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Student Success, Mobility, and Outcomes WACAC Annual Conference June 10, 2014 ~ San Jose, CA Brian T. Prescott, Ph.D. Director of Policy Research Western.

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Presentation on theme: "Student Success, Mobility, and Outcomes WACAC Annual Conference June 10, 2014 ~ San Jose, CA Brian T. Prescott, Ph.D. Director of Policy Research Western."— Presentation transcript:

1 Student Success, Mobility, and Outcomes WACAC Annual Conference June 10, 2014 ~ San Jose, CA Brian T. Prescott, Ph.D. Director of Policy Research Western Interstate Commission for Higher Education |

2 Education Requirements for Workforce Participation Source: Georgetown University Center on Education and the Workforce. Note: In 1973, some college and associate degrees were in the same category.

3 Inflation-Adjusted Published Tuition and Fees Relative to 1983 ‑ 84, 1983 ‑ 84 to 2013 ‑ 14 (1983 ‑ 84 = 100) SOURCE: The College Board, Trends in College Pricing 2013, Figure 5.

4 Efforts to Measure Return on Investment Gainful employment Student Right to Know Before You Go Act President Obama’s college ratings collegemeasures.org Generally, these are aimed at accountability or consumer information, with not much attention given to improvement of policy or practice.

5 5

6 Major Analytical Gaps in Examining Institutional Impacts Student progress and completion Employment outcomes Career satisfaction and lifelong learning Health and wellness Citizenship

7 WICHE’s Data Exchange Pilot My State’s Postsecondary My State’s Secondary Credential My State’s Labor Force Other States’ Education Institutions Other States’ Labor Force

8 Data Elements Exchanged Identity and Demographics – Randomly-generated Exchange ID# Education (Term) – High School Diploma – Postsecondary Institution – Credits Attempted, Passed – Postsecondary Awards – Field of Study Employment: Unemployment Insurance Wage Records (Quarterly) – Social Security Number – Gross Wages – Employer’s Industry Classification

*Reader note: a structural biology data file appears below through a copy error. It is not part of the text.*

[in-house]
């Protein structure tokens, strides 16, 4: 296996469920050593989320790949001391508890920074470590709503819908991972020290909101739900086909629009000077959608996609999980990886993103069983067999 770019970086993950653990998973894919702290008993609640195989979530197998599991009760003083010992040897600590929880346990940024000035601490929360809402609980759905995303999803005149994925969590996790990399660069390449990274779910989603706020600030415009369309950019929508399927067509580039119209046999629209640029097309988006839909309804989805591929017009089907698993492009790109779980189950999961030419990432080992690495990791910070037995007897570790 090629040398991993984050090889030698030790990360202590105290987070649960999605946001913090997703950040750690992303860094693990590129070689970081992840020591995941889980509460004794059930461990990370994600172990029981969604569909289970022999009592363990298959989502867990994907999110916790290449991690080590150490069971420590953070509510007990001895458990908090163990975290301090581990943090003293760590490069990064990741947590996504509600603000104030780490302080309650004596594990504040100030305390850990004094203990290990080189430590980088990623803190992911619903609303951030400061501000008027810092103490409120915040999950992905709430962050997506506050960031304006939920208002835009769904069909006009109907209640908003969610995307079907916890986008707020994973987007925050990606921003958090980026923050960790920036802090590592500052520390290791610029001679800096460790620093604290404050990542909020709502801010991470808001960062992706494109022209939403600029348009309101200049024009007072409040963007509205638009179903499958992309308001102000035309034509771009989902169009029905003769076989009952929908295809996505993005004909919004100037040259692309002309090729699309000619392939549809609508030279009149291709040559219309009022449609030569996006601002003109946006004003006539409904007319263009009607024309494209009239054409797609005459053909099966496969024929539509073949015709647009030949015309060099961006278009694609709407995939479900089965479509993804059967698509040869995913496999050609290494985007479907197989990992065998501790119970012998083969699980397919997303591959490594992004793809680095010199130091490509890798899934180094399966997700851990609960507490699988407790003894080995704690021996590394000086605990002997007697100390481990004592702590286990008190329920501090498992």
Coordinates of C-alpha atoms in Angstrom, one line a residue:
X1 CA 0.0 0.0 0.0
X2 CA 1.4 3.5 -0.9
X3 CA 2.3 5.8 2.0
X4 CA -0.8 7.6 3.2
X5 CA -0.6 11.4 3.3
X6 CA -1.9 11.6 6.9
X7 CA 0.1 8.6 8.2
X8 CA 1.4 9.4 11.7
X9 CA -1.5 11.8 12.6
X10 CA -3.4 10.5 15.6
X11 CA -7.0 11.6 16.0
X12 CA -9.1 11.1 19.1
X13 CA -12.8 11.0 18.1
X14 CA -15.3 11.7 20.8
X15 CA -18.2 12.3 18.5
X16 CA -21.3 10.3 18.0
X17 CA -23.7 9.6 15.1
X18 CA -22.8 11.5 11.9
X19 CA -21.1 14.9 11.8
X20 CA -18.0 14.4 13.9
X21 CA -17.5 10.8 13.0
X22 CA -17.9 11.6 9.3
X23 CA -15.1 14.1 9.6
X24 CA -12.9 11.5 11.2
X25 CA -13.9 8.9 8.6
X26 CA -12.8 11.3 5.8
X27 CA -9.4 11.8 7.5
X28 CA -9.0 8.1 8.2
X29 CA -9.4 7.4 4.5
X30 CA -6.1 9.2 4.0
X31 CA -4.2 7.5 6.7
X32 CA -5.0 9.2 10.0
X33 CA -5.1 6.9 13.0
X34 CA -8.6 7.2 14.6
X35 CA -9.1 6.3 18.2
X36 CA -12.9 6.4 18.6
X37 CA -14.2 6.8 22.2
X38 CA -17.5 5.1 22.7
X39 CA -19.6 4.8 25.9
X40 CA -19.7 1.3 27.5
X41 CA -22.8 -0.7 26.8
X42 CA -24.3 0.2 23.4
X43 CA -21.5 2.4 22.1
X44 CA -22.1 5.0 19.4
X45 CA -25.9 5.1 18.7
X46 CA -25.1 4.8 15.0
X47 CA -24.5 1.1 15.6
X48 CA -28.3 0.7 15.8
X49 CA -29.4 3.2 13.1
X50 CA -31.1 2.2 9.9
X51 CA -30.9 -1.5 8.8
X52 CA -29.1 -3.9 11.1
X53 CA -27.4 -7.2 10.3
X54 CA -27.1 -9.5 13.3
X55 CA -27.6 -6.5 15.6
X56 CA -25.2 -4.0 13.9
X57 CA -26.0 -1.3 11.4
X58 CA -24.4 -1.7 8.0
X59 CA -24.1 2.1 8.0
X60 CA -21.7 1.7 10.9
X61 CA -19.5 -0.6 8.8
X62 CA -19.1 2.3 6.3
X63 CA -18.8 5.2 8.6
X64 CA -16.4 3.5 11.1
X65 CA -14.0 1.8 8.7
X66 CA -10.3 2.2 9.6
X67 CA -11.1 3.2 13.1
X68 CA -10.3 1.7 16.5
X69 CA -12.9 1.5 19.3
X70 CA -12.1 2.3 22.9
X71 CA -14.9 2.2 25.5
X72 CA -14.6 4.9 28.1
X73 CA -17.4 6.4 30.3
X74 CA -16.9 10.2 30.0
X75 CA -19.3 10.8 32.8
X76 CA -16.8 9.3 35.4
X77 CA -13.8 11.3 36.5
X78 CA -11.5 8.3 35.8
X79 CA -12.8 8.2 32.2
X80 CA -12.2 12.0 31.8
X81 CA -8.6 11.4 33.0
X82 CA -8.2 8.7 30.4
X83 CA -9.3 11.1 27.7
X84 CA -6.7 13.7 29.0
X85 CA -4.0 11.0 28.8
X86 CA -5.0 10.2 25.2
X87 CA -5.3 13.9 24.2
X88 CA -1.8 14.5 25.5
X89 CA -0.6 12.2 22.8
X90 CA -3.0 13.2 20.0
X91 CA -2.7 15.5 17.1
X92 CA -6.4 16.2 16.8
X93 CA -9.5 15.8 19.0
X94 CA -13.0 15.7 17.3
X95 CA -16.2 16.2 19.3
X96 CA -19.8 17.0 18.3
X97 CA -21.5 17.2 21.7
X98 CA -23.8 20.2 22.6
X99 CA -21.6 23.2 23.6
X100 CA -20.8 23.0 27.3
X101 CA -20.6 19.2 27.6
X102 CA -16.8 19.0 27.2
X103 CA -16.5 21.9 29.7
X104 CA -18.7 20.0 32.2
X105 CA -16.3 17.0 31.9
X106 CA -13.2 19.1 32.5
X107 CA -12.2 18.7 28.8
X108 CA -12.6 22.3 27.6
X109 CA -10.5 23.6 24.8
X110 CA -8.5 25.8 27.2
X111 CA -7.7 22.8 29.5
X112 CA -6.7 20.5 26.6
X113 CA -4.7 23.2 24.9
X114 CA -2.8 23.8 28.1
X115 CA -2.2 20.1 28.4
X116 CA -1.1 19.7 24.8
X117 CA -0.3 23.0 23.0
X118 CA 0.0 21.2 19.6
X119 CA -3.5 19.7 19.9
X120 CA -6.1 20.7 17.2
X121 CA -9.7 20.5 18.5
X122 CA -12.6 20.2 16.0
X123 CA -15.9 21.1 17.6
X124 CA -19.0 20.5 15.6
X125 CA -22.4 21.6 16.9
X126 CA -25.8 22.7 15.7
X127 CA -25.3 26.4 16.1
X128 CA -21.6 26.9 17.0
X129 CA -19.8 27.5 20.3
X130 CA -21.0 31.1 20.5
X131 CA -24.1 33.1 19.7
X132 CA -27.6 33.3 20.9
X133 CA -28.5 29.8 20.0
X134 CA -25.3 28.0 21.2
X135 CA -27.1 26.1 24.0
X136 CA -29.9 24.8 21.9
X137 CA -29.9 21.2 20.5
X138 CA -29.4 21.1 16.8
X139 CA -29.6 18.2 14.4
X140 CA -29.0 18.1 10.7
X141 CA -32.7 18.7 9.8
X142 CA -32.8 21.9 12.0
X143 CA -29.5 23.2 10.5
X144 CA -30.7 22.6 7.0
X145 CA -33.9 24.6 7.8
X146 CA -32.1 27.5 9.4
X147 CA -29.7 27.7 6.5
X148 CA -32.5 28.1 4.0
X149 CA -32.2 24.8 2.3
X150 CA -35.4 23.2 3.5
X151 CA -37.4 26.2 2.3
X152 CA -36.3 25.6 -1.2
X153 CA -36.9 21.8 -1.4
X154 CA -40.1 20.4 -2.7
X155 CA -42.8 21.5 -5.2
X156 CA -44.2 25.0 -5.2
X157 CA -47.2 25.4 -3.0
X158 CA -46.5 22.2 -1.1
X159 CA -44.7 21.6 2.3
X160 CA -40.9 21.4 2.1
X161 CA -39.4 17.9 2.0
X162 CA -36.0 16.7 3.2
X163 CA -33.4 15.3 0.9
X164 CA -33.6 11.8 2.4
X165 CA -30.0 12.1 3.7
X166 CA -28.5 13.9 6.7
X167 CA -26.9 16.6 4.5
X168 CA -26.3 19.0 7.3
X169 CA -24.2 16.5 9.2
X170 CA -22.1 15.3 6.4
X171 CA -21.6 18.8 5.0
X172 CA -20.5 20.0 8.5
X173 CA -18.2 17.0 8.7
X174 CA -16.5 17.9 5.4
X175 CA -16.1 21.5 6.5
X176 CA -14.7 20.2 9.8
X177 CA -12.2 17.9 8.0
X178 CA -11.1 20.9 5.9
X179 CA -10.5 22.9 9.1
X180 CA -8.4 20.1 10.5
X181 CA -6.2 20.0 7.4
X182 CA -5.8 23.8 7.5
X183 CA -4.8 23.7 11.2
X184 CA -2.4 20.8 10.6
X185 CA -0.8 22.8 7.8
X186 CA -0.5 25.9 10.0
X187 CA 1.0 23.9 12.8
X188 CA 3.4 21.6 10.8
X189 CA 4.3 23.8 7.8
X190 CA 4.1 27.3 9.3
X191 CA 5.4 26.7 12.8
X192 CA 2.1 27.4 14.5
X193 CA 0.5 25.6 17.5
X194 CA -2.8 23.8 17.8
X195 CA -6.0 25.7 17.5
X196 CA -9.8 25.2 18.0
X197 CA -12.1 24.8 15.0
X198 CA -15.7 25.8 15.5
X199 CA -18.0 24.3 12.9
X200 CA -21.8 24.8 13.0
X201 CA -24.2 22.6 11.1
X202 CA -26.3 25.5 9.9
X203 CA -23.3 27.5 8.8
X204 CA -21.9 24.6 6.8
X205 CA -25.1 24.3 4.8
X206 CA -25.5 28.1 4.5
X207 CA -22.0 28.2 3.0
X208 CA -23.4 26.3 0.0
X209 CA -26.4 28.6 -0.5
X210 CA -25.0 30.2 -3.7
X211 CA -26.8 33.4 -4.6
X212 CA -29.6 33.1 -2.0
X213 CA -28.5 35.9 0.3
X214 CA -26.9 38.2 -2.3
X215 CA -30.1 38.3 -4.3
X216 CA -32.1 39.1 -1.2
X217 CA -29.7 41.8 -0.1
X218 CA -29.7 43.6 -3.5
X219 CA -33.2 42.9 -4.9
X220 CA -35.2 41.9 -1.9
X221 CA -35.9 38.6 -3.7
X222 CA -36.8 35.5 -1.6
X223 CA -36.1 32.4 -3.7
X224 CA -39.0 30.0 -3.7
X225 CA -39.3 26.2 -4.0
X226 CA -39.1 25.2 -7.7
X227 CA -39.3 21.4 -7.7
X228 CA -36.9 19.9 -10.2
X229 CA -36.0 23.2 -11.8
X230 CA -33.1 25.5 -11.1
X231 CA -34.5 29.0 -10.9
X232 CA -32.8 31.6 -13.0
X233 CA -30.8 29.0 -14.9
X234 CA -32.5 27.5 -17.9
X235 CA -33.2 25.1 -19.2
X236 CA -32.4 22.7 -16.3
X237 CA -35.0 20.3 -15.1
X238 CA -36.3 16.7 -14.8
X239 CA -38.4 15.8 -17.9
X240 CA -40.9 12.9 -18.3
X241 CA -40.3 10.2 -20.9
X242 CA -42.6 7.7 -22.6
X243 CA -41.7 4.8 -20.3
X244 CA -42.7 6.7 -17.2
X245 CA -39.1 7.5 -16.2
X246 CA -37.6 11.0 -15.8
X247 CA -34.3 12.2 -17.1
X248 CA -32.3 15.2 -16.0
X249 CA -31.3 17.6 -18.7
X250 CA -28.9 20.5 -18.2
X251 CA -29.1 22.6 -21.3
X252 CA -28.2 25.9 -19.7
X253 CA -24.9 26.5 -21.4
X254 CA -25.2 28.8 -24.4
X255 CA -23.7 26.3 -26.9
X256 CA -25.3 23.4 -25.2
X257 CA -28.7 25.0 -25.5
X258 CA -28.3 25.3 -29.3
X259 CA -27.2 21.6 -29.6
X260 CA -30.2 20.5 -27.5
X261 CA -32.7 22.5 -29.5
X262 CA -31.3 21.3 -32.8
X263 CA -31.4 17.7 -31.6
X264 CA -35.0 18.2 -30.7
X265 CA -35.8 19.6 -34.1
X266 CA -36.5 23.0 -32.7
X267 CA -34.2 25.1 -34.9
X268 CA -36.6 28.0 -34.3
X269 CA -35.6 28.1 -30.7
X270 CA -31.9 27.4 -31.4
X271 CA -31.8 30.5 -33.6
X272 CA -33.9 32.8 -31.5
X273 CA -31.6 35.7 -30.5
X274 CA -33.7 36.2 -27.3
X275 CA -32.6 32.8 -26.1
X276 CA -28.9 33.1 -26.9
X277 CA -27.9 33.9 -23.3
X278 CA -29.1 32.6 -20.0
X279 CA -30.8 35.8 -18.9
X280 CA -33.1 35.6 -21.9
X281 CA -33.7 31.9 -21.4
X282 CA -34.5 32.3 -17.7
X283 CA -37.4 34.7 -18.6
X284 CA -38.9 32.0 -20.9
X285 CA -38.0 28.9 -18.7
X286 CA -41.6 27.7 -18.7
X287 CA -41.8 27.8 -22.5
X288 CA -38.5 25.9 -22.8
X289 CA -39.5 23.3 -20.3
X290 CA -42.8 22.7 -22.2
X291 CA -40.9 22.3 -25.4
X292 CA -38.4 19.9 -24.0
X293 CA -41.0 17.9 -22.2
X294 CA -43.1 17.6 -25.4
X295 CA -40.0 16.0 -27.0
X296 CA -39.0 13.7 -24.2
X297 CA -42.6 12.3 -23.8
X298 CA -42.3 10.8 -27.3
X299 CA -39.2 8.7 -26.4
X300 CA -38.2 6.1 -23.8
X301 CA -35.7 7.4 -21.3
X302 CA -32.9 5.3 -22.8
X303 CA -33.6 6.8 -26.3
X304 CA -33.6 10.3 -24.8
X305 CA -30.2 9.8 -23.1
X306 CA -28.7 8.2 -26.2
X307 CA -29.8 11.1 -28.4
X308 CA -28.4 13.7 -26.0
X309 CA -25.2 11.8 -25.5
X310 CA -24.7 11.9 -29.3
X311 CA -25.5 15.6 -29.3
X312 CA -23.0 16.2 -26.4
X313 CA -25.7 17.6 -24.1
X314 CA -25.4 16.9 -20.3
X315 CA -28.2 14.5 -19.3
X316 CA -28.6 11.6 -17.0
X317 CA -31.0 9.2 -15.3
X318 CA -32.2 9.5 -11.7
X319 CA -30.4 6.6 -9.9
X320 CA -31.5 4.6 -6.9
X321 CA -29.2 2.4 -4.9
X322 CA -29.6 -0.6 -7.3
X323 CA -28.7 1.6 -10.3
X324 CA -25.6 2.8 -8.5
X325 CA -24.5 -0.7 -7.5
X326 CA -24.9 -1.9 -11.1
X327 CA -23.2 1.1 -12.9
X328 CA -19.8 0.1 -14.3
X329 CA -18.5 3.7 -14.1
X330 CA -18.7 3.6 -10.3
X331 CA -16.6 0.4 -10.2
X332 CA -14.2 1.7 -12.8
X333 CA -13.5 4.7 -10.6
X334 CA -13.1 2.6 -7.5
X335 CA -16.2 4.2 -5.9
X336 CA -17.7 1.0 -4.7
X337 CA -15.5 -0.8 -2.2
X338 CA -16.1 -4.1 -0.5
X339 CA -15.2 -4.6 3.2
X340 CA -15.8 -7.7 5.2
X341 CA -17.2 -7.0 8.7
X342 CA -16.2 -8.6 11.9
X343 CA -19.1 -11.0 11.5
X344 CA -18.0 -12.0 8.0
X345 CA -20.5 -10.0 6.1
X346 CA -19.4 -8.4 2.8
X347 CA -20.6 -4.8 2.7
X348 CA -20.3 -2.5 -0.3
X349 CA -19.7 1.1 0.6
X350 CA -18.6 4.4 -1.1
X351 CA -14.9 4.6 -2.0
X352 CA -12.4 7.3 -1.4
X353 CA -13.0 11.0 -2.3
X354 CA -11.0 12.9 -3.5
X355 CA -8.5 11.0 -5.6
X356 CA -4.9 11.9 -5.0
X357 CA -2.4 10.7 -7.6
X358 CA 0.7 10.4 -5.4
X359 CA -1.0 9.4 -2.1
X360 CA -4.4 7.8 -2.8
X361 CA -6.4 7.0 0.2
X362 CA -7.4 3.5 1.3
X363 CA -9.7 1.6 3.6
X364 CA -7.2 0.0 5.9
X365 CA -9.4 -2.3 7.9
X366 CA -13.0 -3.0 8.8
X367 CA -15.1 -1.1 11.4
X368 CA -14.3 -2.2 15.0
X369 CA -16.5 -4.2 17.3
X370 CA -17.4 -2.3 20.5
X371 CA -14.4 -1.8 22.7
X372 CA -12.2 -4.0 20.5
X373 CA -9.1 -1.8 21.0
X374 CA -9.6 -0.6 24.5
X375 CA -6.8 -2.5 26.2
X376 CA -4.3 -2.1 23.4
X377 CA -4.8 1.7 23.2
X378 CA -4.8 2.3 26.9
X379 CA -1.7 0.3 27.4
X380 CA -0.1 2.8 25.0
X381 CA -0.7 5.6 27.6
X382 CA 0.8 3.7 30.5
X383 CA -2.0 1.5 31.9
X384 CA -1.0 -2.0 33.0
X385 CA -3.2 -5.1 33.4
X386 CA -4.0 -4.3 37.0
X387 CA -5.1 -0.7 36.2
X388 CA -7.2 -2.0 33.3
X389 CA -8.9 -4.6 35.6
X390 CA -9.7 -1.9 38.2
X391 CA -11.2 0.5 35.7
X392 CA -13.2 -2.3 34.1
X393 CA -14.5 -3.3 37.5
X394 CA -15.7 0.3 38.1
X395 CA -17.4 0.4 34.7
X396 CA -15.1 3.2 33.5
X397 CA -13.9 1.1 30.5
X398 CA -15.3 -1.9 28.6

9 Source: WICHE Multistate Data Exchange Notes: Data apply to public high school graduates from the class of 2005 in HI, ID, OR, or WA who had a subsequent postsecondary enrollment record, and first-time public postsecondary students in in any of those states. Data count awards achieved through end of AY “Still Enrolled” means those without an award who had an enrollment in the final term AY Completion by Race/Ethnicity

10 Award Attainment by “Pell Ever” Status 10 Note: Award attainment through end of AY , students from either cohort; Enrolled is those without an award who had an enrollment in the final term AY

11 Employment in the Economic Recovery Differs Dramatically by Educational Attainment Levels Source: Carnevale, Jayasundera, & Cheah, 2012

12 Employment and Mobility for Washington Degree Earners So, 9% not found in Washington wage records, were found among the other states’ Source: WICHE Multistate Data Exchange Notes: 20,815 students who received associate’s or higher award from a Washington institution by Dec and had a valid SSN

13 Employment and Subsequent Enrollment Data for Washington Awardees 50% employed only 4% employed & enrolled 4% enrolled only 3.8% employed only 1.5% enrolled only Source: WICHE Multistate Data Exchange Notes: 20,815 students who received associate’s or higher award from a Washington institution by Dec and had a valid SSN

14 Note: Observed enrollments for 119,100 HS grads from Hawaii, Idaho, Oregon and Washington. Where Are the Class of 2005 HS Grads After HS Graduation? 71,386 (60%) enrolled PSE in the year after graduation 81% of them in-state 17,685 (15%) began later 70% in-state 30,014 (25%) never enrolled So we can’t track them

15 Location Relative to “Home”

16 Median Wages by Highest Degree Earned Source: WICHE Multistate Data Exchange Note: Median quarterly wages are measured approximately a year after award or last enrollment for those with no award. Data apply to public high school graduates from the class of 2005 and first-time public postsecondary students in in HI, ID, OR, or WA who had a postsecondary enrollment record and an employment record in one or more of those states. Students concurrently enrolled (i.e., received an associate’s degree and are pursuing a bachelor’s degree) are removed.

17 Mobility of Washington Bachelor’s and Higher Graduates by Field of Study Source: WICHE Multistate Data Exchange Notes: Data are for individuals who completed by December Employment measured months after receipt of award, and subsequent enrollment measured for a term concurrent with the quarter employment was sought.

18 Discussion To what extent are these kind of data threatening? Or an opportunity? What about these data might be helpful to your work? If so, how can you begin ensuring constructive use, on campus and elsewhere? How do these kind of analyses influence college counseling?


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